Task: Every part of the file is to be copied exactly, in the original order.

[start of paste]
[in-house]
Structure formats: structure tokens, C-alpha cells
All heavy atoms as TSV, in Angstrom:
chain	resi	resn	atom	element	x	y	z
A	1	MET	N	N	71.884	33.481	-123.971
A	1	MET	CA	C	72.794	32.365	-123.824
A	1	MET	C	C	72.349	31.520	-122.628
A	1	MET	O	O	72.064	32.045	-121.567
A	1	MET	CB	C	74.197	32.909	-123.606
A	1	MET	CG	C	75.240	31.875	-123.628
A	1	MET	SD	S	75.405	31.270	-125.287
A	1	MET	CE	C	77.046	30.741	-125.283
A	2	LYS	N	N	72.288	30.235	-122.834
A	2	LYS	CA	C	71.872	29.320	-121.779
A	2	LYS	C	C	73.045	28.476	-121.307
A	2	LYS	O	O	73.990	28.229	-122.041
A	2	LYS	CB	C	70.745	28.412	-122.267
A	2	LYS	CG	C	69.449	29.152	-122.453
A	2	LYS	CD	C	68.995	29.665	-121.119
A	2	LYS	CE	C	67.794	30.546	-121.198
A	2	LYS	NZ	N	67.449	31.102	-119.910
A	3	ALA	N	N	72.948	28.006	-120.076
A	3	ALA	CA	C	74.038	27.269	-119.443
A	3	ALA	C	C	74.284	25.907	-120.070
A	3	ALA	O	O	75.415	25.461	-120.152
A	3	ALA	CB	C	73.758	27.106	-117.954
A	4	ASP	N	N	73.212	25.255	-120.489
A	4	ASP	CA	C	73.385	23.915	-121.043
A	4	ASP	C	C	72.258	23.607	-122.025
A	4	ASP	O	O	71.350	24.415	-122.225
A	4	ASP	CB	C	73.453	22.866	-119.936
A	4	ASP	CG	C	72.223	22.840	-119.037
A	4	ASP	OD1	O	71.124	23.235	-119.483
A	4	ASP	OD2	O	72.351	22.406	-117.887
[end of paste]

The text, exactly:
[in-house]
Structure formats: structure tokens, C-alpha cells
All heavy atoms as TSV, in Angstrom:
chain	resi	resn	atom	element	x	y	z
A	1	MET	N	N	71.884	33.481	-123.971
A	1	MET	CA	C	72.794	32.365	-123.824
A	1	MET	C	C	72.349	31.520	-122.628
A	1	MET	O	O	72.064	32.045	-121.567
A	1	MET	CB	C	74.197	32.909	-123.606
A	1	MET	CG	C	75.240	31.875	-123.628
A	1	MET	SD	S	75.405	31.270	-125.287
A	1	MET	CE	C	77.046	30.741	-125.283
A	2	LYS	N	N	72.288	30.235	-122.834
A	2	LYS	CA	C	71.872	29.320	-121.779
A	2	LYS	C	C	73.045	28.476	-121.307
A	2	LYS	O	O	73.990	28.229	-122.041
A	2	LYS	CB	C	70.745	28.412	-122.267
A	2	LYS	CG	C	69.449	29.152	-122.453
A	2	LYS	CD	C	68.995	29.665	-121.119
A	2	LYS	CE	C	67.794	30.546	-121.198
A	2	LYS	NZ	N	67.449	31.102	-119.910
A	3	ALA	N	N	72.948	28.006	-120.076
A	3	ALA	CA	C	74.038	27.269	-119.443
A	3	ALA	C	C	74.284	25.907	-120.070
A	3	ALA	O	O	75.415	25.461	-120.152
A	3	ALA	CB	C	73.758	27.106	-117.954
A	4	ASP	N	N	73.212	25.255	-120.489
A	4	ASP	CA	C	73.385	23.915	-121.043
A	4	ASP	C	C	72.258	23.607	-122.025
A	4	ASP	O	O	71.350	24.415	-122.225
A	4	ASP	CB	C	73.453	22.866	-119.936
A	4	ASP	CG	C	72.223	22.840	-119.037
A	4	ASP	OD1	O	71.124	23.235	-119.483
A	4	ASP	OD2	O	72.351	22.406	-117.887